MANILA -- Philippine Sen. Manny Pacquiao is facing increasingly hostile party allies, including President Rodrigo Duterte, complicating the boxer-turned-politician's bid to win endorsement for his possible presidential run next year.
Duterte is the chairman and Pacquiao is the president of the ruling PDP-Laban party, but the pair have clashed over the South China Sea territorial dispute -- a key policy issue for the president. Friction between Pacquiao and other senior party officers also has grown over presidential succession plans.
This week, a feud erupted between Duterte and Pacquaio over the South China Sea, an issue that the political opposition often uses to attack the president, who has nurtured closer ties with Beijing.
Duterte, in an interview with the news channel SMNI late Tuesday, lashed out at Pacquiao's "shallow knowledge" of the issue and said the senator "should study first" before meddling in foreign policy.
Pacquiao last month echoed Duterte's critics, calling the president's response to Chinese maritime encroachments "lacking." On Wednesday, the senator said, "I respect the president's opinion but humbly disagree with his assessment of my understanding of foreign policy."
"I firmly believe that my statement reflects the sentiment of [the] majority of the Filipinos, that we should stand strong in protecting our sovereign rights while pursuing a peaceful and diplomatic solution to the dispute," Pacquiao said in a statement.
The feud follows Pacquiao's calling for a boycott of an assembly last month at which Duterte loyalists formally urged the president to run for vice president in 2022 to circumvent a rule on term limits and remain in power. Loyalists also gave the 76-year-old leader a free hand to pick his running mate -- who, according to analysts, could be his daughter, Davao Mayor Sara Duterte, who has topped opinion polls. In the Philippines, the president and vice president are elected separately.
The rising tensions between Pacquaio and senior party colleagues have raised questions about his standing in the ruling party. University of the Philippines political science professor Jean Franco did not rule out the possibility that the senator is being eased out.
"The election is nearing, and the uncertainty and tension are heightened by the fact that there are rumors that the president's daughter is really running [for president]," Franco said. The Davao mayor, like Pacquiao, has yet to declare a presidential bid.
Since 2016, Pacquiao has backed Duterte's controversial policies such as the brutal anti-drug campaign, which has killed thousands of suspects, as well as calls for the revival of the death penalty for heinous crimes.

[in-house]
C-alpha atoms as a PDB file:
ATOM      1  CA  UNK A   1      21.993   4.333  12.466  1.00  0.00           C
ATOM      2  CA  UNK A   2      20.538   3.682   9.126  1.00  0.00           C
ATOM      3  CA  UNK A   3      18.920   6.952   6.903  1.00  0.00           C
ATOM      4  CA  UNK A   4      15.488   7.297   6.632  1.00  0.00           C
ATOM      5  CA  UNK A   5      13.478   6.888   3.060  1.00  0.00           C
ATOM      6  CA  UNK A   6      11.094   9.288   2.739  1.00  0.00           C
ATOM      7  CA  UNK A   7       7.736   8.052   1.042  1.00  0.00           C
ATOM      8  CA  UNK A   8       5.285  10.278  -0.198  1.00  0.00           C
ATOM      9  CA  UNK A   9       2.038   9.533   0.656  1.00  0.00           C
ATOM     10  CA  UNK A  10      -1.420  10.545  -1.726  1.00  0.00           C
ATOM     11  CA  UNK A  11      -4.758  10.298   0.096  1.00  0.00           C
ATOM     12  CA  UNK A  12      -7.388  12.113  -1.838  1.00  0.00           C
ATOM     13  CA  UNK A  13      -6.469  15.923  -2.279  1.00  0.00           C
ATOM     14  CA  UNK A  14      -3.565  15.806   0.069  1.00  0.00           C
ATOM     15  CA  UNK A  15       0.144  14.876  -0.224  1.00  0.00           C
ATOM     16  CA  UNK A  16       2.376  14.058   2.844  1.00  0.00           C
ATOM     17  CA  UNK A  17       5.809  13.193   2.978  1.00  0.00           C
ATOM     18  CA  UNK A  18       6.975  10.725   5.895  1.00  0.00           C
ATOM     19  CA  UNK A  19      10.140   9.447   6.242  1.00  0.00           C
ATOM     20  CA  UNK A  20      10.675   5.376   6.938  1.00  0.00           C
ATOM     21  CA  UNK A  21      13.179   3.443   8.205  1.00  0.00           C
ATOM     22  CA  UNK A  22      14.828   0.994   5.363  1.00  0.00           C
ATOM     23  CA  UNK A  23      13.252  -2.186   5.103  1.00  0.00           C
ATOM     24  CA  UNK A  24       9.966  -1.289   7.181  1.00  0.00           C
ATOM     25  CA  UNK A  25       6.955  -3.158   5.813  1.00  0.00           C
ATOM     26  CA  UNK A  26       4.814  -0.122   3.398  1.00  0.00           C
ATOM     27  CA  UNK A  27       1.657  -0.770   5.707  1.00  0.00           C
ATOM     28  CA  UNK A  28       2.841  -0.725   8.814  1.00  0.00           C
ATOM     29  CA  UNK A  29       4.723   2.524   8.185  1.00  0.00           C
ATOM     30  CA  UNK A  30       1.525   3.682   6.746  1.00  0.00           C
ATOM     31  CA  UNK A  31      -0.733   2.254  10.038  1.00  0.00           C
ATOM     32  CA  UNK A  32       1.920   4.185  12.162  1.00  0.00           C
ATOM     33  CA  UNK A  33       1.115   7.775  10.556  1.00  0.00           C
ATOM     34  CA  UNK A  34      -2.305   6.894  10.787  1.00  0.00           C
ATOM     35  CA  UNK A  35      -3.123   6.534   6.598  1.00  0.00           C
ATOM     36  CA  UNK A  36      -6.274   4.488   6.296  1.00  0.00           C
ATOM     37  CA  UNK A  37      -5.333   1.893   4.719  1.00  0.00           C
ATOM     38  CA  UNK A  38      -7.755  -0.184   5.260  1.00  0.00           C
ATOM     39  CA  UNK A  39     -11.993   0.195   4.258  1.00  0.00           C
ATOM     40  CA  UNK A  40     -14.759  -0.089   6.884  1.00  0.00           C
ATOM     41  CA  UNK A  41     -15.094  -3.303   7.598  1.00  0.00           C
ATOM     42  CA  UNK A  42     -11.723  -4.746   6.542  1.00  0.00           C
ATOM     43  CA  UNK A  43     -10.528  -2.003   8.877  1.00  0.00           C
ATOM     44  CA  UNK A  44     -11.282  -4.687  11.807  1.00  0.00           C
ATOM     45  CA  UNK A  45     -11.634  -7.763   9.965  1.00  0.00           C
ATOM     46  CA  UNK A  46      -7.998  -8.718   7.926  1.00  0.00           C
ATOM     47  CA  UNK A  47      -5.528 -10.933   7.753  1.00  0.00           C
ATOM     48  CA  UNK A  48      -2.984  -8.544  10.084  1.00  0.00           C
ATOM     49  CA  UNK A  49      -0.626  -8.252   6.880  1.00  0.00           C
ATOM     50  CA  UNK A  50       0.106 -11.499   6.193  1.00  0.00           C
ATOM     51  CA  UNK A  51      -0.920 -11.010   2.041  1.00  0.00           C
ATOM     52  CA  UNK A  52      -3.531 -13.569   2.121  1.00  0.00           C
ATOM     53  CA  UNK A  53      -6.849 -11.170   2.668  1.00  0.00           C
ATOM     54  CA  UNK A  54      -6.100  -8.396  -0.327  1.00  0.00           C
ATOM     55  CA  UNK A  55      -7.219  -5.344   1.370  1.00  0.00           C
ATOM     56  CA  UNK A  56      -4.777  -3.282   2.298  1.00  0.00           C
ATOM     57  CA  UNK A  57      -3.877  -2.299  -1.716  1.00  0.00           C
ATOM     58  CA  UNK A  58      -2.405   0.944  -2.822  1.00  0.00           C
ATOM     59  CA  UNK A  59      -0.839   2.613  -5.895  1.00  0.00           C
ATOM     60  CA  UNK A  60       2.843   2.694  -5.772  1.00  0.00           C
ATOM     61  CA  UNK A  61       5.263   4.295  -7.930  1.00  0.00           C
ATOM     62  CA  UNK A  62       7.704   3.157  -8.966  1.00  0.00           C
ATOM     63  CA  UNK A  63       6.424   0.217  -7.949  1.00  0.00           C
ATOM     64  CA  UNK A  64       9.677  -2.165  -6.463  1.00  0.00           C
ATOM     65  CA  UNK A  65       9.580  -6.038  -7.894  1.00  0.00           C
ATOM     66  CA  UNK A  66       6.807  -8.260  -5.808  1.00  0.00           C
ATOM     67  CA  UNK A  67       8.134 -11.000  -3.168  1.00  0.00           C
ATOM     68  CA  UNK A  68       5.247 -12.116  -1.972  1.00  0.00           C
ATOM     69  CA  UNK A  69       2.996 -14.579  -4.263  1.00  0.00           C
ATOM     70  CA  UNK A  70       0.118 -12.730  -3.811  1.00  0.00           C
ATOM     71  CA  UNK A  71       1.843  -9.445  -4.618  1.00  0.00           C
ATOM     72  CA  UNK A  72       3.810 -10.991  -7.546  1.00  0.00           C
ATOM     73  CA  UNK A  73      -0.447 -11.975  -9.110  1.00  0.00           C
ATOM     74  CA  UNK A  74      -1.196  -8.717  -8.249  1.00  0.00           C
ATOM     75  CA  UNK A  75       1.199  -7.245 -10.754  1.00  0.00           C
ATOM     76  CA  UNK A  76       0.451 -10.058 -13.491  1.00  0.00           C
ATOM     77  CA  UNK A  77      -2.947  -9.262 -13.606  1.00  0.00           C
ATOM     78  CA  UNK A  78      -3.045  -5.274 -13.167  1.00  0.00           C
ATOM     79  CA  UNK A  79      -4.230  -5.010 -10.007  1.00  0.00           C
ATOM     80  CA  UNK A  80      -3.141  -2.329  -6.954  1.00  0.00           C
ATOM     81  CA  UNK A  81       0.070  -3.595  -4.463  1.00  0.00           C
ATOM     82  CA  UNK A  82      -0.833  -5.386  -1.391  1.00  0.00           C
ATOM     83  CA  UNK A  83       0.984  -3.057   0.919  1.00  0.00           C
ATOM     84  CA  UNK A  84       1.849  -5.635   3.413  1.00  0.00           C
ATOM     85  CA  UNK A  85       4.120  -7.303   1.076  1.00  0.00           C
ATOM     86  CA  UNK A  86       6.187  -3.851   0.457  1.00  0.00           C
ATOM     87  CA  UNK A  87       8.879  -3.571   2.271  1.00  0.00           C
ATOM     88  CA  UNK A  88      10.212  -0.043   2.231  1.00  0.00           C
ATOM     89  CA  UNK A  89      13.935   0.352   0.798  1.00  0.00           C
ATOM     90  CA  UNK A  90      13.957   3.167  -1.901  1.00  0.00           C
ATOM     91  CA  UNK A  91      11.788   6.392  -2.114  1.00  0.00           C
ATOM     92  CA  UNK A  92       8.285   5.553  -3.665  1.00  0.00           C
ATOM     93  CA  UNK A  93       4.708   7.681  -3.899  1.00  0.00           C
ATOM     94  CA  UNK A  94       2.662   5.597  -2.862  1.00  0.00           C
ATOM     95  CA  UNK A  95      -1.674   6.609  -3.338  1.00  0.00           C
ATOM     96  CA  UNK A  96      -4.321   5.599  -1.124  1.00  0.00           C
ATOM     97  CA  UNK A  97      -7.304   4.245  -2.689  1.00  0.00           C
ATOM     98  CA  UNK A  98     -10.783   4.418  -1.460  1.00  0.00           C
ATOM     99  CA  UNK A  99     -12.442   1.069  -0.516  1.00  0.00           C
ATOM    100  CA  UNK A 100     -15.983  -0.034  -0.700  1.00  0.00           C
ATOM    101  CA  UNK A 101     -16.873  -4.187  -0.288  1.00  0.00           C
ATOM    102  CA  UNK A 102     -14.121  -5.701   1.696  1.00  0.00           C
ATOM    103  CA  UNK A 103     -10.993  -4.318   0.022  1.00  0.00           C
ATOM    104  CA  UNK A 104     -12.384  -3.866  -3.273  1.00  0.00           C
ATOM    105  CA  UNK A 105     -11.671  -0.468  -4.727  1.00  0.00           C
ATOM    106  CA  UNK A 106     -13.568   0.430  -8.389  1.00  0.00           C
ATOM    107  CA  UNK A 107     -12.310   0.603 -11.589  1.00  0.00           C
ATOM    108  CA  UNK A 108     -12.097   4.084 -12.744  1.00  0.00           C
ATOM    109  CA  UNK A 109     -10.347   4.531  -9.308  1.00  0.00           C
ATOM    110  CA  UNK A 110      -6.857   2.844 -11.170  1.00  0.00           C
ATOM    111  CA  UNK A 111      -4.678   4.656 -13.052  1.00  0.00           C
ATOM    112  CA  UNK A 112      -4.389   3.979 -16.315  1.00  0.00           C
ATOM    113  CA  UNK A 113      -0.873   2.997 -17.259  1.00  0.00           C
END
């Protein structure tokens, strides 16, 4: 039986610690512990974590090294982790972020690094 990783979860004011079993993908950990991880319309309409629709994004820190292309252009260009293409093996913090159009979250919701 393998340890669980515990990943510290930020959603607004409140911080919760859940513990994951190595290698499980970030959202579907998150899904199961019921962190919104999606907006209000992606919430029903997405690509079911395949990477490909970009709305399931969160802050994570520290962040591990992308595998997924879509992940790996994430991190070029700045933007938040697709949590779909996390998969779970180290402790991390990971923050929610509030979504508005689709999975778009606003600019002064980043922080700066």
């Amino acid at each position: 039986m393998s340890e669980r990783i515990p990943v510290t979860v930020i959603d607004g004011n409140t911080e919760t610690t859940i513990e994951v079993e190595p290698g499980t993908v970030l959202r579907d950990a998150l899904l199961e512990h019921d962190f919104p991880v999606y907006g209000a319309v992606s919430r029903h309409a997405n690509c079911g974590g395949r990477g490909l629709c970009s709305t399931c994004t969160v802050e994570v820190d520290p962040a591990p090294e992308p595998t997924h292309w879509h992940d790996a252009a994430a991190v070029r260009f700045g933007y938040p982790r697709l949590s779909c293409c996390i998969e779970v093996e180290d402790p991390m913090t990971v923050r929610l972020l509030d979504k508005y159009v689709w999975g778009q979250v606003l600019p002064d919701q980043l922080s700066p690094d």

But he has recently moved to distinguish himself from Duterte on key issues ahead of the May 2022 poll.
Pacquiao wrote to U.S. President Joe Biden, asking to speed up the delivery of Moderna vaccines, while Duterte has courted China and Russia for pandemic support, including COVID shots.
Duterte's spokesman, Harry Roque, last month said there was "no falling out" between the president and Pacquiao. Last week, Roque said Pacquaio was among those being considered by Duterte as his successor. Other choices include his daughter; Ferdinand Marcos Jr., a former senator and son of the late dictator; Sen. Bong Go, a former aide to Duterte; and Manila Mayor Isko Moreno.
But in the SMNI interview on Tuesday, Duterte said he has not chosen a successor. "None. I don't find anyone deserving," the president said.
Pacquiao told broadcaster ABS-CBN this week that he does not intend to leave the PDP-Laban party. Reacting to calls for Sara Duterte to succeed his father, Pacquiao said: "Let's give others a chance."
The senator has also asked for a personal meeting with Duterte to discuss the party's plans for the 2022 elections, but the president has yet to respond.
"There are a lot of negotiations going on -- a lot of manipulation, I think, within the PDP-Laban or even outside -- and that's what we are witnessing today," said political analyst Ramon Casiple.
The University of the Philippines' Franco said "it's hard to predict" what could happen ahead of the filing of candidacies in October.
Analysts point out that Philippine elections are based on personality rather than party or policy, and that switching parties is common. Pacquiao himself backed a Duterte rival in the 2016 elections but allied with Duterte afterward.
Pacquiao, the second-wealthiest Philippine senator, can also opt to run his own campaign. The 42-year-old, eight-division world champion is seen as a living legend in the Philippines. His rags-to-riches life story has been featured in TV shows and has appealed to many in a country where millions are poor, and his overseas boxing bouts are widely watched in the Philippines.
With 16 million votes, he placed seventh in the 2016 senatorial elections, in which 12 seats were being contested.
Casiple said the meeting of Pacquiao and Duterte is crucial amid infighting within the party.
But ahead of the October candidacy filing, Franco said there is one venue where Pacquiao can raise his political profile: Las Vegas, where he will fight the undefeated Errol Spence Jr. on Aug. 21.
"He should win his next fight," Franco said. "It's a free political advertisement."
"If he wins, he will be covered by local and international media. There will be interviews left and right. But it remains to be seen if that will translate to votes in 2022," the professor added.